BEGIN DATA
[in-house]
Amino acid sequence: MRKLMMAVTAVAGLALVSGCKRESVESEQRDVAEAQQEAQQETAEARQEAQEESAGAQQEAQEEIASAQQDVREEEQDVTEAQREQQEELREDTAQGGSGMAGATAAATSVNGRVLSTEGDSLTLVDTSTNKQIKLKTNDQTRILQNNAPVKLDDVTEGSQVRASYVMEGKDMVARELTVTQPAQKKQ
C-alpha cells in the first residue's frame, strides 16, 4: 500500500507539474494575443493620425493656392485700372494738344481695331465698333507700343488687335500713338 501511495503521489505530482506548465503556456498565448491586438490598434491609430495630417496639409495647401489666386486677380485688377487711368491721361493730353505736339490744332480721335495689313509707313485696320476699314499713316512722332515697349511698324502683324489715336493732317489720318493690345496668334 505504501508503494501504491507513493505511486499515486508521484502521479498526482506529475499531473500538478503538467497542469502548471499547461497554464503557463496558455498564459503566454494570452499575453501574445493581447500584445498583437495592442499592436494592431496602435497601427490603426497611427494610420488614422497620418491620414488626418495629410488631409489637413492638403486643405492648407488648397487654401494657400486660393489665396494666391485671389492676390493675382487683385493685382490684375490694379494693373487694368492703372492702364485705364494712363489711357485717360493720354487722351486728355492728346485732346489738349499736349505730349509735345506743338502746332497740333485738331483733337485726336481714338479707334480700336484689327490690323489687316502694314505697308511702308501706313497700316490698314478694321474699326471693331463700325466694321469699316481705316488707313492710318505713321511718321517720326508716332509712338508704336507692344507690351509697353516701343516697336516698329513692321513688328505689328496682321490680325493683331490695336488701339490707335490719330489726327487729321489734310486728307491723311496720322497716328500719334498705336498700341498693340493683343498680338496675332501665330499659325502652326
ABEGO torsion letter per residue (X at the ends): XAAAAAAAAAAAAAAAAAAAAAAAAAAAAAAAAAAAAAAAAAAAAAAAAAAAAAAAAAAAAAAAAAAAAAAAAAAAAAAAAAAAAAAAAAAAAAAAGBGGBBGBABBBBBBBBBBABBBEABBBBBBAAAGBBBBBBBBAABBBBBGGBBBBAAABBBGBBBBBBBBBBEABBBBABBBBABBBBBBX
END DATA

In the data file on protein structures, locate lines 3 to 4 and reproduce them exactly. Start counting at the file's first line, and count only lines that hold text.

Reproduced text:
C-alpha cells in the first residue's frame, strides 16, 4: 500500500507539474494575443493620425493656392485700372494738344481695331465698333507700343488687335500713338 501511495503521489505530482506548465503556456498565448491586438490598434491609430495630417496639409495647401489666386486677380485688377487711368491721361493730353505736339490744332480721335495689313509707313485696320476699314499713316512722332515697349511698324502683324489715336493732317489720318493690345496668334 505504501508503494501504491507513493505511486499515486508521484502521479498526482506529475499531473500538478503538467497542469502548471499547461497554464503557463496558455498564459503566454494570452499575453501574445493581447500584445498583437495592442499592436494592431496602435497601427490603426497611427494610420488614422497620418491620414488626418495629410488631409489637413492638403486643405492648407488648397487654401494657400486660393489665396494666391485671389492676390493675382487683385493685382490684375490694379494693373487694368492703372492702364485705364494712363489711357485717360493720354487722351486728355492728346485732346489738349499736349505730349509735345506743338502746332497740333485738331483733337485726336481714338479707334480700336484689327490690323489687316502694314505697308511702308501706313497700316490698314478694321474699326471693331463700325466694321469699316481705316488707313492710318505713321511718321517720326508716332509712338508704336507692344507690351509697353516701343516697336516698329513692321513688328505689328496682321490680325493683331490695336488701339490707335490719330489726327487729321489734310486728307491723311496720322497716328500719334498705336498700341498693340493683343498680338496675332501665330499659325502652326
ABEGO torsion letter per residue (X at the ends): XAAAAAAAAAAAAAAAAAAAAAAAAAAAAAAAAAAAAAAAAAAAAAAAAAAAAAAAAAAAAAAAAAAAAAAAAAAAAAAAAAAAAAAAAAAAAAAAGBGGBBGBABBBBBBBBBBABBBEABBBBBBAAAGBBBBBBBBAABBBBBGGBBBBAAABBBGBBBBBBBBBBEABBBBABBBBABBBBBBX